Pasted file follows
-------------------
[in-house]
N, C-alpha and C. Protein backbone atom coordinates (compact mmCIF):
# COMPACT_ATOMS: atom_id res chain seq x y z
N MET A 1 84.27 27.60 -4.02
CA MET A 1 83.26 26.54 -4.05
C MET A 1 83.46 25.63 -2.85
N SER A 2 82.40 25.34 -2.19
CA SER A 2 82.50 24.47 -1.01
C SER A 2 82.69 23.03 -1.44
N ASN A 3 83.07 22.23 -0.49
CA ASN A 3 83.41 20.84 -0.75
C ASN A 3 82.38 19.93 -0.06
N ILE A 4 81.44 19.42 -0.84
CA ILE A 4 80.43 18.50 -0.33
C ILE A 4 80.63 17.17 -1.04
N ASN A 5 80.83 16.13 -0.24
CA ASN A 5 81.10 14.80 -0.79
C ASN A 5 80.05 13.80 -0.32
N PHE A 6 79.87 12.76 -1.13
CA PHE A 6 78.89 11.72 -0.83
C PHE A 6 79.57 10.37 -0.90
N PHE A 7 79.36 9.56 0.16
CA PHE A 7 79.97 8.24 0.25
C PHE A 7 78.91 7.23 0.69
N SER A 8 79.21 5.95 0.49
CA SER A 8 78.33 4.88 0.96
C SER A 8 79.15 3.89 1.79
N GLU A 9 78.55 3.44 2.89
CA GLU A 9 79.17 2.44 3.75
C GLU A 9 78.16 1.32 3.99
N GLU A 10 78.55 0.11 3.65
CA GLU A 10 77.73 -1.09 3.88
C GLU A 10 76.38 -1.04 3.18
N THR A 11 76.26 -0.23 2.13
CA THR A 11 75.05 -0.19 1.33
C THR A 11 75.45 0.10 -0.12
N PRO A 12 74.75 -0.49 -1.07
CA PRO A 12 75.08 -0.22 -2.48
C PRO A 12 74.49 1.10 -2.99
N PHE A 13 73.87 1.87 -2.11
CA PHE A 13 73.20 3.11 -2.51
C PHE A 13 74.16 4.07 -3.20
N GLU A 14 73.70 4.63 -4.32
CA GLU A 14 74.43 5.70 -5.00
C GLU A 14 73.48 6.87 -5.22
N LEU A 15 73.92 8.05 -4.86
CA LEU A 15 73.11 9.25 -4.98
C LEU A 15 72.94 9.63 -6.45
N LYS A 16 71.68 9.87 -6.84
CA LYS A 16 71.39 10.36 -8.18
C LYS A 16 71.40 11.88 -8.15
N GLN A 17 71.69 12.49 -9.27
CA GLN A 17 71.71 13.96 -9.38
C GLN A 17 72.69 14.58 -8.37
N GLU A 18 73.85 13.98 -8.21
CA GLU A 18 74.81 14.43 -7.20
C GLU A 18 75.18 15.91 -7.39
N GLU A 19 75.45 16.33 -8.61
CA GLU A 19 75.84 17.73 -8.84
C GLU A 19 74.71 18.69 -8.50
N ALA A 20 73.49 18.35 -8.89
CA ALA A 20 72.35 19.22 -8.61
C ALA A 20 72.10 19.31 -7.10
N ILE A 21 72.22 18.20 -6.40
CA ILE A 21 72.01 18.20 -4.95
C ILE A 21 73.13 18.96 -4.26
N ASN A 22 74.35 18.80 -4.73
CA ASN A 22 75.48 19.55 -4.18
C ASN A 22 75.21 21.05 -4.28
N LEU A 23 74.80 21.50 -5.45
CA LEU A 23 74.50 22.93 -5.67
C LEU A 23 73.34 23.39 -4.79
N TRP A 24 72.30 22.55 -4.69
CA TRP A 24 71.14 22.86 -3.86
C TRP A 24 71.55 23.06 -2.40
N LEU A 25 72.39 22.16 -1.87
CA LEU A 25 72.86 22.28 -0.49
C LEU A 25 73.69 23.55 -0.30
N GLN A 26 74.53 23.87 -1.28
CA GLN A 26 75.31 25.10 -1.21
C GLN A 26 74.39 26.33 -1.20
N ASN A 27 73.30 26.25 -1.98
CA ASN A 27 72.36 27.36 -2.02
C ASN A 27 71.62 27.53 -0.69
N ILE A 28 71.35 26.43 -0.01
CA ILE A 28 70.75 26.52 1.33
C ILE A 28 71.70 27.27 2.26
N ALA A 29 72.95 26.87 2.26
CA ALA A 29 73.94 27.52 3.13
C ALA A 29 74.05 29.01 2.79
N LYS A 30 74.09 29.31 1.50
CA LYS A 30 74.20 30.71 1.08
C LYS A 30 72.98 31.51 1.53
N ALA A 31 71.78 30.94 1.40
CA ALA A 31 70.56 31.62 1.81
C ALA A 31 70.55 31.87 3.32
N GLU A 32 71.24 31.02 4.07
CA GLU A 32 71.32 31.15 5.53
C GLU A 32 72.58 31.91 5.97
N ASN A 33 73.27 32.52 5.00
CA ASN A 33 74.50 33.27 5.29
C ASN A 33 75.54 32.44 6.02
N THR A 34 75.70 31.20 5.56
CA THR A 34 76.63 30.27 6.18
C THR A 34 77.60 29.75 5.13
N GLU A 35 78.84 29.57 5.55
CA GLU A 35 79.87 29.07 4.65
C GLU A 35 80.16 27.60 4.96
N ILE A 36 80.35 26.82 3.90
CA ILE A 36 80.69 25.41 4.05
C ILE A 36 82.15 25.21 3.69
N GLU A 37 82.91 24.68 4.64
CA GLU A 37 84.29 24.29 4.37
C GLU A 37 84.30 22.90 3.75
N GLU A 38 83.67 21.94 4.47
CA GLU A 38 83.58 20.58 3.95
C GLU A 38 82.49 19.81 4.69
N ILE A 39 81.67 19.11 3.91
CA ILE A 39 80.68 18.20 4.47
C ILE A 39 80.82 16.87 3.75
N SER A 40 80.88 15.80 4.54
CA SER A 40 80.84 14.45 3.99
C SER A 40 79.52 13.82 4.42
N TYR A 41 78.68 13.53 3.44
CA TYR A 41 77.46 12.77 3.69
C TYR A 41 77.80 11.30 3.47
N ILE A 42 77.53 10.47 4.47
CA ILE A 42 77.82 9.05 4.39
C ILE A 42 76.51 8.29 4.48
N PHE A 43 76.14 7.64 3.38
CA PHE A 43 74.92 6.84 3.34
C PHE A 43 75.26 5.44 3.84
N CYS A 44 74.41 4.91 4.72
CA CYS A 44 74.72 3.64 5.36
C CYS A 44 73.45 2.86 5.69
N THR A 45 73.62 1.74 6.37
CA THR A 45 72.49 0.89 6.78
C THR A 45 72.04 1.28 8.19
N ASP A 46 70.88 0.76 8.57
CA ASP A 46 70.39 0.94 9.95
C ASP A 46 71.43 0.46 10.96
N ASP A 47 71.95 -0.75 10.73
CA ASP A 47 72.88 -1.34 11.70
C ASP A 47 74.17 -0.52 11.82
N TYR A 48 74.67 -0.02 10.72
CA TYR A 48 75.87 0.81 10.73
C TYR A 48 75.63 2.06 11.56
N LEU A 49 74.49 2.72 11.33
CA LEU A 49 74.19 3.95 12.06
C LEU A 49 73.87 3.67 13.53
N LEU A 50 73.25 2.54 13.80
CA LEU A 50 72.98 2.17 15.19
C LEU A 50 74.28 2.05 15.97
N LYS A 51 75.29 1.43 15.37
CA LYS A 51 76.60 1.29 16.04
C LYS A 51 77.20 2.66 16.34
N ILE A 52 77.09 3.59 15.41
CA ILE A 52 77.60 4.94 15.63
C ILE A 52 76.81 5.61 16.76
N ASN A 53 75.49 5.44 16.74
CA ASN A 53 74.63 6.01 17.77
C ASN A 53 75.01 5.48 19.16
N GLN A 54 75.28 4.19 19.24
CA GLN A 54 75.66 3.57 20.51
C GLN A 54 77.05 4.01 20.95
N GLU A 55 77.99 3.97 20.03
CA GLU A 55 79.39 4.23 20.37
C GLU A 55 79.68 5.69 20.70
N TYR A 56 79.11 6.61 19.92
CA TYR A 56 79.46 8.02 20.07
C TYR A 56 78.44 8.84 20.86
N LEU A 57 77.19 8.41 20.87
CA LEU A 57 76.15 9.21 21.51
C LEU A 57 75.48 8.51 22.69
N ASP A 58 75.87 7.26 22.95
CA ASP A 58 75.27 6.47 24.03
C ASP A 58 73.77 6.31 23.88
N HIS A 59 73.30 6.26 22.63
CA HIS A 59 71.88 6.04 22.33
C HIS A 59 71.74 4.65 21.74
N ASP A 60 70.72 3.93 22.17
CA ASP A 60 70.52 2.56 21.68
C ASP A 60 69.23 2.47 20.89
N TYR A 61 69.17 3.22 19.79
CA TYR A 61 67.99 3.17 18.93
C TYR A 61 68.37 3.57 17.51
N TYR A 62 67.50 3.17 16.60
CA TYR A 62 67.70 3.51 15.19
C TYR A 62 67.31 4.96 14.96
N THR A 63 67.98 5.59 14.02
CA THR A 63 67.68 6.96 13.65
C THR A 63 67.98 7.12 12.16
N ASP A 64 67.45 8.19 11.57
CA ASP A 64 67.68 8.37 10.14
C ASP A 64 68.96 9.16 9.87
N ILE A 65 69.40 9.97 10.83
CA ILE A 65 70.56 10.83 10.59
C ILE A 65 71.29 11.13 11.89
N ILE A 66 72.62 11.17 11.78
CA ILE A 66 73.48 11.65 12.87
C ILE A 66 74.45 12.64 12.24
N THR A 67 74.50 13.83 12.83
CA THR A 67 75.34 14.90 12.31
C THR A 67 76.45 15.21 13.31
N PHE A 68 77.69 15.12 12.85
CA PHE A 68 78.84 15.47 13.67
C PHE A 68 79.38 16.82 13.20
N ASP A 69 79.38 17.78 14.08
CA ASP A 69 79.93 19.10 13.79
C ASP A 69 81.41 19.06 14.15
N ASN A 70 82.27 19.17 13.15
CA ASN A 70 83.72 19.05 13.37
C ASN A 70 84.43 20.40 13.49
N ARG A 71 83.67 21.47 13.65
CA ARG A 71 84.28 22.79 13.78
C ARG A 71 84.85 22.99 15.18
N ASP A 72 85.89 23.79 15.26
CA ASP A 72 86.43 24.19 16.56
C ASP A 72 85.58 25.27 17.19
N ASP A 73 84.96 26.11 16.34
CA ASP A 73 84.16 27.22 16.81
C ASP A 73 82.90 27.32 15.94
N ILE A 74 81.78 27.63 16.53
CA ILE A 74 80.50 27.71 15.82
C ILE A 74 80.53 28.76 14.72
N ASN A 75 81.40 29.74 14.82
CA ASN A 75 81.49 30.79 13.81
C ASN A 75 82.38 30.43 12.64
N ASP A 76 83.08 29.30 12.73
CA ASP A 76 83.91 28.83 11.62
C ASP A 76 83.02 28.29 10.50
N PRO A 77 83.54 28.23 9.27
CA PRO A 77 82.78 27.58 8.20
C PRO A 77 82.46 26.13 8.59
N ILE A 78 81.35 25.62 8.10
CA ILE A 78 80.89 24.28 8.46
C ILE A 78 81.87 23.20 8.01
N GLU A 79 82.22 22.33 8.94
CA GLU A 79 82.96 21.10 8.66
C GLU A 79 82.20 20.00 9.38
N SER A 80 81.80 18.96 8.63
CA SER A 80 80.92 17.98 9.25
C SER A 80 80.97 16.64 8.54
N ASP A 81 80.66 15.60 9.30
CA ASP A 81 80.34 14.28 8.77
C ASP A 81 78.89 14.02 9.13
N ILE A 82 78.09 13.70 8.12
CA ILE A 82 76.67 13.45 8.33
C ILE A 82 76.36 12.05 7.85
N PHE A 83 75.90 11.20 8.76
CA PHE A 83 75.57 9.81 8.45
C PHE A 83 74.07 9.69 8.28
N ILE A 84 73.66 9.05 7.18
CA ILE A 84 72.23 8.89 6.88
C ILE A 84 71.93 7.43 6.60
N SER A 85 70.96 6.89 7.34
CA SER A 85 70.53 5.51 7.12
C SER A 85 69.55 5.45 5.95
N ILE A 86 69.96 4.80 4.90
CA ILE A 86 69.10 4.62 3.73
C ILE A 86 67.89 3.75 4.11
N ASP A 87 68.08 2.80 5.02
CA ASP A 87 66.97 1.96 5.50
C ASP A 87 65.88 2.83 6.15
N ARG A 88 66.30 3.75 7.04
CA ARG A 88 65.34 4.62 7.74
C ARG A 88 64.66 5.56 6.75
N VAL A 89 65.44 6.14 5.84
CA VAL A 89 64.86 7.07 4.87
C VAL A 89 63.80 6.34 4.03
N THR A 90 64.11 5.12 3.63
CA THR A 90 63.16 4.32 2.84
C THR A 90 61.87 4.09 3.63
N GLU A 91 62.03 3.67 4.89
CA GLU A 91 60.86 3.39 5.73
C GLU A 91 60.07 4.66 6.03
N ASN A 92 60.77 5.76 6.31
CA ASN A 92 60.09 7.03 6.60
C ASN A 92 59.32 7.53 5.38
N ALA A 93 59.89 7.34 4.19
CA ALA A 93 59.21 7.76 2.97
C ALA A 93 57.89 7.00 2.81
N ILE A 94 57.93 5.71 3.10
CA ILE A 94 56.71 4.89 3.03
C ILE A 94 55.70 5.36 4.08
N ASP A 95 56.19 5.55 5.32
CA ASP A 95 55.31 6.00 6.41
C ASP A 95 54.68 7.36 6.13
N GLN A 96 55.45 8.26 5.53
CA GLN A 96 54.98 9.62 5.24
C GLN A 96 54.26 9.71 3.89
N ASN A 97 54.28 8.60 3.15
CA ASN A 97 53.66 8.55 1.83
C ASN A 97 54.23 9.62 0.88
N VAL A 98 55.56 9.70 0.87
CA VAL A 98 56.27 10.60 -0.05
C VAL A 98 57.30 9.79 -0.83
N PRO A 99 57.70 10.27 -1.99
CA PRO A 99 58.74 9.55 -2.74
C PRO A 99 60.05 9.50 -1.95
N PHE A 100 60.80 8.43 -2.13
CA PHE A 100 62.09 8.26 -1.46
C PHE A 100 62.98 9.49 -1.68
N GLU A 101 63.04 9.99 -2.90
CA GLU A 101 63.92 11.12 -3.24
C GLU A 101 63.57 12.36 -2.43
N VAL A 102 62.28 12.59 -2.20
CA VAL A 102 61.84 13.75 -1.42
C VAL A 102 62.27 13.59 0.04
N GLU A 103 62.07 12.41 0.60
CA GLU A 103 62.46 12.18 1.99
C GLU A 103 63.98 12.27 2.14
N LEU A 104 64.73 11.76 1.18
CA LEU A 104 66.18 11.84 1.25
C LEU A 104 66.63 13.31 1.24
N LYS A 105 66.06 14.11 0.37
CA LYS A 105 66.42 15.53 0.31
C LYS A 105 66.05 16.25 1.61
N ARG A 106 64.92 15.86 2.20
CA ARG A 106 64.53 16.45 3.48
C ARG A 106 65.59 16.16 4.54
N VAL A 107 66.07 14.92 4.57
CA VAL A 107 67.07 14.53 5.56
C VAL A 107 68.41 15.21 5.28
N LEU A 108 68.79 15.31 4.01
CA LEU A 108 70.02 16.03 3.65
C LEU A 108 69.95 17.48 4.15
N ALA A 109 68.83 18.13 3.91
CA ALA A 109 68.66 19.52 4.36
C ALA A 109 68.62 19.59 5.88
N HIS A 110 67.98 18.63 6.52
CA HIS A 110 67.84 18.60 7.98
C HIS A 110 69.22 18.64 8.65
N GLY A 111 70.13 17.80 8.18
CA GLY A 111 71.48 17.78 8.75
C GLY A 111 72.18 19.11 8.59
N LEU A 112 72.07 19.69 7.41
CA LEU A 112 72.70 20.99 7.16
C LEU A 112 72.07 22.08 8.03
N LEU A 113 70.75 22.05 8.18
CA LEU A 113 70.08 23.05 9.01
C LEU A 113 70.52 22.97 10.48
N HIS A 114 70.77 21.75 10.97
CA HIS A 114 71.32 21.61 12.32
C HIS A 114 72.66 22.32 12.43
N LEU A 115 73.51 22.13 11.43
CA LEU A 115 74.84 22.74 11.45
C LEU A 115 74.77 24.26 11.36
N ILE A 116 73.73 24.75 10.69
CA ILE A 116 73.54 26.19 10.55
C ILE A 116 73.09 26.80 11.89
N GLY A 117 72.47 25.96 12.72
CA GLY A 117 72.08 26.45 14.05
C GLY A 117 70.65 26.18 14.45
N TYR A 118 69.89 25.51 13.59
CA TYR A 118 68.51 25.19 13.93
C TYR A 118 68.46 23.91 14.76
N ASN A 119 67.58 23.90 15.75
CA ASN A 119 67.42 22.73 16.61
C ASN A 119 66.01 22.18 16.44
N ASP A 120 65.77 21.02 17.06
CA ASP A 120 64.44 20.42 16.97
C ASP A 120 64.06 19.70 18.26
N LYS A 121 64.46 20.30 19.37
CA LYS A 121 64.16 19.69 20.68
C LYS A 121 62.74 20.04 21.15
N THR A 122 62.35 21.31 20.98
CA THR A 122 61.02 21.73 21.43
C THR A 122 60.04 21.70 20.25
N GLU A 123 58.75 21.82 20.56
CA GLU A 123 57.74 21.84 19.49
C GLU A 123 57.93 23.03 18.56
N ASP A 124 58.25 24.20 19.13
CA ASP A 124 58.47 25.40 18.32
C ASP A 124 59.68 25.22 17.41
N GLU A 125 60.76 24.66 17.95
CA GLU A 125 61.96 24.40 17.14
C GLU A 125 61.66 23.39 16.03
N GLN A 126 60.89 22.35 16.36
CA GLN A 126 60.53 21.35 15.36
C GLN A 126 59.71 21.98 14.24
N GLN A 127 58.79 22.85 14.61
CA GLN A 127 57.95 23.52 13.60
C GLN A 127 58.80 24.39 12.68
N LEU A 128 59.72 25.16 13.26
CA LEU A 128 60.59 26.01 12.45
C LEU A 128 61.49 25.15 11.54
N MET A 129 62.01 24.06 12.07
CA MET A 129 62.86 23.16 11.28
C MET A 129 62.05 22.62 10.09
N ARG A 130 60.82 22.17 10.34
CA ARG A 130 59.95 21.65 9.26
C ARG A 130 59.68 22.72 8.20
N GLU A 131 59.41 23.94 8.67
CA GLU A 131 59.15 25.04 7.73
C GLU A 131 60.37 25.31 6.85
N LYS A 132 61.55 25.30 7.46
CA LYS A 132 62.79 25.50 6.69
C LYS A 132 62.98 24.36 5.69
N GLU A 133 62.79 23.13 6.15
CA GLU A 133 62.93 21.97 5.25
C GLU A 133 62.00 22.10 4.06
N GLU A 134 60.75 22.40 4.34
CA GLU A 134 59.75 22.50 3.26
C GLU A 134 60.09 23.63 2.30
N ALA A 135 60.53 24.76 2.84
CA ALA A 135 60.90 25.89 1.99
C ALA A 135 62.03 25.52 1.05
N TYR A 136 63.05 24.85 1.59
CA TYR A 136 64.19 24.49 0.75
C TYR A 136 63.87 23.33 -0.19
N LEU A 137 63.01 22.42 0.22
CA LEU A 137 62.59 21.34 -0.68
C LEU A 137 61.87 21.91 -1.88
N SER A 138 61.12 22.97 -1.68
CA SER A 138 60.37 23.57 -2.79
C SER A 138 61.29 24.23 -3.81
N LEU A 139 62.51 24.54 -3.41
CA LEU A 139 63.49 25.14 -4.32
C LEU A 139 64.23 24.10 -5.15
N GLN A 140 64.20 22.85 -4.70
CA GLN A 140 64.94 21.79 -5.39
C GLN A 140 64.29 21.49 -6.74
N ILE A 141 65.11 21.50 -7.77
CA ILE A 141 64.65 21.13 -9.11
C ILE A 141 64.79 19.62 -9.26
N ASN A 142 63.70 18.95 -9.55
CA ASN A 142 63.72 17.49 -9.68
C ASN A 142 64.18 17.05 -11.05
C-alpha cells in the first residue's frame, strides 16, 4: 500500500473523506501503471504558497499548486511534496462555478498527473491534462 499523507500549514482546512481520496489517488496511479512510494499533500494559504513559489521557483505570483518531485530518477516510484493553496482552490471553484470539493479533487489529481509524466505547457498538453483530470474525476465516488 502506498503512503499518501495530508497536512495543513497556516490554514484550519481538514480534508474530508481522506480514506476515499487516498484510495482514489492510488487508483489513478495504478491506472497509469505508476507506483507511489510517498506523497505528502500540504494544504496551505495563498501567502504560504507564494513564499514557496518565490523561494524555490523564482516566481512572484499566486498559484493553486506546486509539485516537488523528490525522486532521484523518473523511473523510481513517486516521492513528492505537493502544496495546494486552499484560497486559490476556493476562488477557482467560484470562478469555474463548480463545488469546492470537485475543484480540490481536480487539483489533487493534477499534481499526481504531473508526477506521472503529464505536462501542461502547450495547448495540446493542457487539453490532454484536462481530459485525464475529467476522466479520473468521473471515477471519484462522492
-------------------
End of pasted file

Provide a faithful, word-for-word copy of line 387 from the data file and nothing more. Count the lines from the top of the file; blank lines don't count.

C LEU A 128 61.49 25.15 11.54